Following Fargo: S2 E1 Waiting for Dutch

Ted Danson (left) and Patrick Wilson (right) at the Waffle House in Fargo.

Ted Danson (left) and Patrick Wilson (right) at the Waffle House in Fargo.

James Mason, Staff Writer/Editor/Critic

October 12th was the moment of truth for the second season of Fargo. I mean, a certain amount of hype is expected for a popular returning TV show, but this was something bigger. It’s first season aired around the same time as the first season of True Detective, so the comparisons were inevitable. Both were well shot crime dramas, but that’s about all they have in common. True Detective was much grittier and took place in a world that felt all-too-real (the beautifully eerie Louisiana setting was a genius move), whereas Fargo had a more absurd element to it and seemed to take place in it’s own little world. Both were critically acclaimed, and critics still debate which one was better.

So, when the second season of True Detective came around, people were curious to see how Fargo’s second round would hold up. Only problem was True Detective’s second season couldn’t even hold up against it’s own first season. Everybody on Twitter wanted to take a slam at it, and boy did they. By the end of it, many of its most loyal fans had sworn off the show, which means Fargo now has an unexpected hurdle to jump. People are ready to swear it off just from the first episode out of fear that it would be just like True Detective’s disastrous second run.

So that makes it even more satisfying that Fargo Season 2 is everything you could want it to be — more snow, more funny accents, and a broader plot that ties into the original but still feels new.

The first season followed a drifter, Lorne Malvo (Billy Bob Thornton), and the chaos he causes after steering a frustrated married man, Lester Nygaard (Martin Freeman), to an act of violence. The officer assigned to the crime is Molly Solverson (Allison Tolman), who quickly begins to realize the scope of the crime, but becomes frustrated when her boss, Bill Oswalt (Bob Odenkirk) refuses to believe her.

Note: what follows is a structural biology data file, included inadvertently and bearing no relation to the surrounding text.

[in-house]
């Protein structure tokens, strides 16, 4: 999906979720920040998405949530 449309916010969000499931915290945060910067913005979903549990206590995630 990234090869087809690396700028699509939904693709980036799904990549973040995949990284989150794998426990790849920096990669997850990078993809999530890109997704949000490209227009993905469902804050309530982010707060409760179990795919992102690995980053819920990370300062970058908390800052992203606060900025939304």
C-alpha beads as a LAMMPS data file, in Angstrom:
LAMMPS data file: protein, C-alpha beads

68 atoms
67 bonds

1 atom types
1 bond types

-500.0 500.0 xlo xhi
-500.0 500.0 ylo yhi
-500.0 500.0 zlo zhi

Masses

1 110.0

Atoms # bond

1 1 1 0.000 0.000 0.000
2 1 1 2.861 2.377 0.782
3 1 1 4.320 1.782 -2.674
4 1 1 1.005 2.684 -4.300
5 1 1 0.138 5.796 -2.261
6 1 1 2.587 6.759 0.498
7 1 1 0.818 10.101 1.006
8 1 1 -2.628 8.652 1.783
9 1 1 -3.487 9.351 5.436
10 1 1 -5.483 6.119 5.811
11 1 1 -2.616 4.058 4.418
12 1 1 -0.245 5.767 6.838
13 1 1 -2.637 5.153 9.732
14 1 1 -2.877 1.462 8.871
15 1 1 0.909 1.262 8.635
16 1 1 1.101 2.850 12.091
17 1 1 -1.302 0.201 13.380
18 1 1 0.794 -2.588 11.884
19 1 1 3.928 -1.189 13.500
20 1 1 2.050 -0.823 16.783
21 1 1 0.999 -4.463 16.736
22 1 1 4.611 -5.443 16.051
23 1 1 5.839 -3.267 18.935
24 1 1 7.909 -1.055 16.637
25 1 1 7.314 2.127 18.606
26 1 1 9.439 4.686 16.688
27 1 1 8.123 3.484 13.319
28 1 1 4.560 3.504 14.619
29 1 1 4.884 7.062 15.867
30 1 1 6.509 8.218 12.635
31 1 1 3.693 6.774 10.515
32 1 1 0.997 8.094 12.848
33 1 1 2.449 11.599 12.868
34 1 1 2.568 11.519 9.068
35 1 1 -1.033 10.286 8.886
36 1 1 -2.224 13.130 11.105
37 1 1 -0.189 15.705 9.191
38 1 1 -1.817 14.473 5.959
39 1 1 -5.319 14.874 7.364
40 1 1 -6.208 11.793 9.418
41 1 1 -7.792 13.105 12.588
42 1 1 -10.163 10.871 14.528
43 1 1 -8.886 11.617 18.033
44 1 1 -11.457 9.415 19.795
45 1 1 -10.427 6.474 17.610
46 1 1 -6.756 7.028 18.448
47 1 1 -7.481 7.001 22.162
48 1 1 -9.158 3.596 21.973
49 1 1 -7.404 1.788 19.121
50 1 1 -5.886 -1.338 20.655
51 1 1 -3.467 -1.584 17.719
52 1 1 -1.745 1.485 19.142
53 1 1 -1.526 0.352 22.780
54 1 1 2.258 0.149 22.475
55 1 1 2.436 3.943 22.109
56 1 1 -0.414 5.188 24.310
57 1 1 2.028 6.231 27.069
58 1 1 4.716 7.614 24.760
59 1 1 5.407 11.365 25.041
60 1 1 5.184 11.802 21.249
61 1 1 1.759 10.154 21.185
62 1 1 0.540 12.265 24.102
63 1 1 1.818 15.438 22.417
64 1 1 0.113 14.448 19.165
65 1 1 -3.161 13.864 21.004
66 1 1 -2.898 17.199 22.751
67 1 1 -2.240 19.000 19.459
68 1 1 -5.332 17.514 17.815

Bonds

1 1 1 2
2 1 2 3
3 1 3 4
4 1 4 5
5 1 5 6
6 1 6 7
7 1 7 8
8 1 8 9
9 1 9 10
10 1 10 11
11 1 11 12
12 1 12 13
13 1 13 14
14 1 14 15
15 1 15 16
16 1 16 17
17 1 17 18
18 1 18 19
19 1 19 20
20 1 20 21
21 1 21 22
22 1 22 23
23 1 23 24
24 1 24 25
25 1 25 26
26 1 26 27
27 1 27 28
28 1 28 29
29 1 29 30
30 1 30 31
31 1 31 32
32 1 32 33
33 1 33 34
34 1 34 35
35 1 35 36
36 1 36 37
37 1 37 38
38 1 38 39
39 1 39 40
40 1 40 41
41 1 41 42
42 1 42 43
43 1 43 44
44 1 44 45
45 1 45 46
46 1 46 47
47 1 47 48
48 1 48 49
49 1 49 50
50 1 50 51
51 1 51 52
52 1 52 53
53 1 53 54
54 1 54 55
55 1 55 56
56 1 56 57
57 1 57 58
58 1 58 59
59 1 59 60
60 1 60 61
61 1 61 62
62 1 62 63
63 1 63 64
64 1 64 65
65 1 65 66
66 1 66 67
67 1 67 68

This season follows Patrick Wilson as Lou Solverson, Molly’s dad. Whereas the first season took place in 2006, now we’re in 1979, when Molly is a little girl and her dad is investigating a triple murder at the Waffle House. In a brilliant act of storytelling, this single crime ties together three very separate plot threads.

The perpetrator of the crime is Rye Gerhardt (Kieran Culkin), one of three Gerhardt brothers all fighting for their father’s position as leader of their crime syndicate in South Dakota. When their father has a stroke, the position is left up for grabs.

This spurs a fellow crime syndicate with Joe Bulo (Brad Garrett from Everybody Loves Raymond) to realize this makes the Gerhardt’s very weak. So they move to their land to try to take control.

All in just the first episode, the stage is set for a major crime war to go down. Yet I didn’t even get the the fourth plotline with Jesse Plemons and Kirsten Dunst as a quiet married couple who also get tied into all of this. Yes, there’s four plots — but it’s never confusing or convoluted The way each one unfolds and overlaps into each other keeps it endlessly watchable, and an excellent cast rounds it out (Keep an eye out for Ted Danson and Nick Offerman). Regardless of what else you’re watching, make sure to add Fargo to your binge list for this winter. It’s only up from here.

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